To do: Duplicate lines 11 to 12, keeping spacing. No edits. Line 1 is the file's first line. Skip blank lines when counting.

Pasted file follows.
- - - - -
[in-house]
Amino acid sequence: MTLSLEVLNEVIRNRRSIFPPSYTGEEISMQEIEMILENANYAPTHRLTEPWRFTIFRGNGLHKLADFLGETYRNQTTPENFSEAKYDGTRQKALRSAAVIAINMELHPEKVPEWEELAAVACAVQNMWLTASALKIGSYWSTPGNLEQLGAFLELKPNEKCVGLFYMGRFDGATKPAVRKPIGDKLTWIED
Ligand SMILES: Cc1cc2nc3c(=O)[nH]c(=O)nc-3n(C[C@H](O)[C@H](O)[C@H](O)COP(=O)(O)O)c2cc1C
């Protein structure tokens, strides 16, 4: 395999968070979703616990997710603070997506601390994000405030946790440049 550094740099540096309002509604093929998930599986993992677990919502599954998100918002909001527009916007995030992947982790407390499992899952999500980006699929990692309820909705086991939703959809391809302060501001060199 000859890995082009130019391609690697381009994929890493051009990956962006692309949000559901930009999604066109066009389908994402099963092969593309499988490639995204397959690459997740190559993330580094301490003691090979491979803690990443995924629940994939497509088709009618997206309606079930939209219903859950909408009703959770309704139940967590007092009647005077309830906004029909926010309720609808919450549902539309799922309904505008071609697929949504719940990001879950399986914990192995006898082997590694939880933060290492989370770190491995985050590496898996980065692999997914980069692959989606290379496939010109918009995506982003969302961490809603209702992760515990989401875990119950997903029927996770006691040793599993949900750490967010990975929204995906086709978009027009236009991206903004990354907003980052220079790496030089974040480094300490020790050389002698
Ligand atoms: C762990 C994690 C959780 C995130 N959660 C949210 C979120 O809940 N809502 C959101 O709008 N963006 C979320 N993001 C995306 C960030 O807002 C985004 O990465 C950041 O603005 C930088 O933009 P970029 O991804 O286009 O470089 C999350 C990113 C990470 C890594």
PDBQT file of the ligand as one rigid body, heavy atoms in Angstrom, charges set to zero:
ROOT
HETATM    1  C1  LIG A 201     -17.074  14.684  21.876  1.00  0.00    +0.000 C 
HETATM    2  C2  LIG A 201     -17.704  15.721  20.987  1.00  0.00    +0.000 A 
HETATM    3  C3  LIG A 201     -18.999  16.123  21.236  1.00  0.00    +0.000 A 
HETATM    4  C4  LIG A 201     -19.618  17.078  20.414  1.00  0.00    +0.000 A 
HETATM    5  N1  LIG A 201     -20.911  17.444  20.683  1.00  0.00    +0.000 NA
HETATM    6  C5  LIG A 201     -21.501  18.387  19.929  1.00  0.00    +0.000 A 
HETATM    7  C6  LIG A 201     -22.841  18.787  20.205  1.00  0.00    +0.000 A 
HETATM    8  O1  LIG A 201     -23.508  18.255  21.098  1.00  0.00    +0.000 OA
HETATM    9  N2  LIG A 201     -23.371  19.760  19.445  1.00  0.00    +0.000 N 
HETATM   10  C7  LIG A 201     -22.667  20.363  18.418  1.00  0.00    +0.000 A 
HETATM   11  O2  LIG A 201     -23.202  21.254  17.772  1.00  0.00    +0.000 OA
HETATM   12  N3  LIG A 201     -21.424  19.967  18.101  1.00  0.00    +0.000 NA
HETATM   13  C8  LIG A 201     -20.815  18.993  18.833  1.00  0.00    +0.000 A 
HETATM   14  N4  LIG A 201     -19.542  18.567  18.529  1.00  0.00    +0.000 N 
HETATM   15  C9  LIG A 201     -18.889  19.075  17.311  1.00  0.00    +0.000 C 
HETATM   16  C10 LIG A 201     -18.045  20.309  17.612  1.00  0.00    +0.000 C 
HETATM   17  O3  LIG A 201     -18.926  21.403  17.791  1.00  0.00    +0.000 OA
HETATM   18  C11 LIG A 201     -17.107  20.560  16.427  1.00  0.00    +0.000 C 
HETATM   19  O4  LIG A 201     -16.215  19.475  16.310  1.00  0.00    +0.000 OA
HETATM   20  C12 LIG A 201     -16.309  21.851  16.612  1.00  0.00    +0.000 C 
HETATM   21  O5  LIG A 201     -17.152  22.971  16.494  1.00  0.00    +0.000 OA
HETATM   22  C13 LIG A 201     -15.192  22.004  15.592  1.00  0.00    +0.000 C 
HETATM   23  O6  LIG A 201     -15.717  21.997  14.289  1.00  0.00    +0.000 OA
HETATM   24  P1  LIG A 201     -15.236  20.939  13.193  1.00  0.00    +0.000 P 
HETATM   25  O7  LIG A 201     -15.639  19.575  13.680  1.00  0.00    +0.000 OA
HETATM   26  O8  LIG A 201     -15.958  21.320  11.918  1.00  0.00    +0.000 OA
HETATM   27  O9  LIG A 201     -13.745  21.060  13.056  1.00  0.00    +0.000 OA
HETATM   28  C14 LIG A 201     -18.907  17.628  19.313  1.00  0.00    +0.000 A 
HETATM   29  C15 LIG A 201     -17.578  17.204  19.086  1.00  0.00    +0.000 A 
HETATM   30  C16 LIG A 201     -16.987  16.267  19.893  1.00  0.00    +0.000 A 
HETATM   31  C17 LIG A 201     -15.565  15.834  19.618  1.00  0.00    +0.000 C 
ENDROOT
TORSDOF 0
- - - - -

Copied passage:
HETATM    4  C4  LIG A 201     -19.618  17.078  20.414  1.00  0.00    +0.000 A 
HETATM    5  N1  LIG A 201     -20.911  17.444  20.683  1.00  0.00    +0.000 NA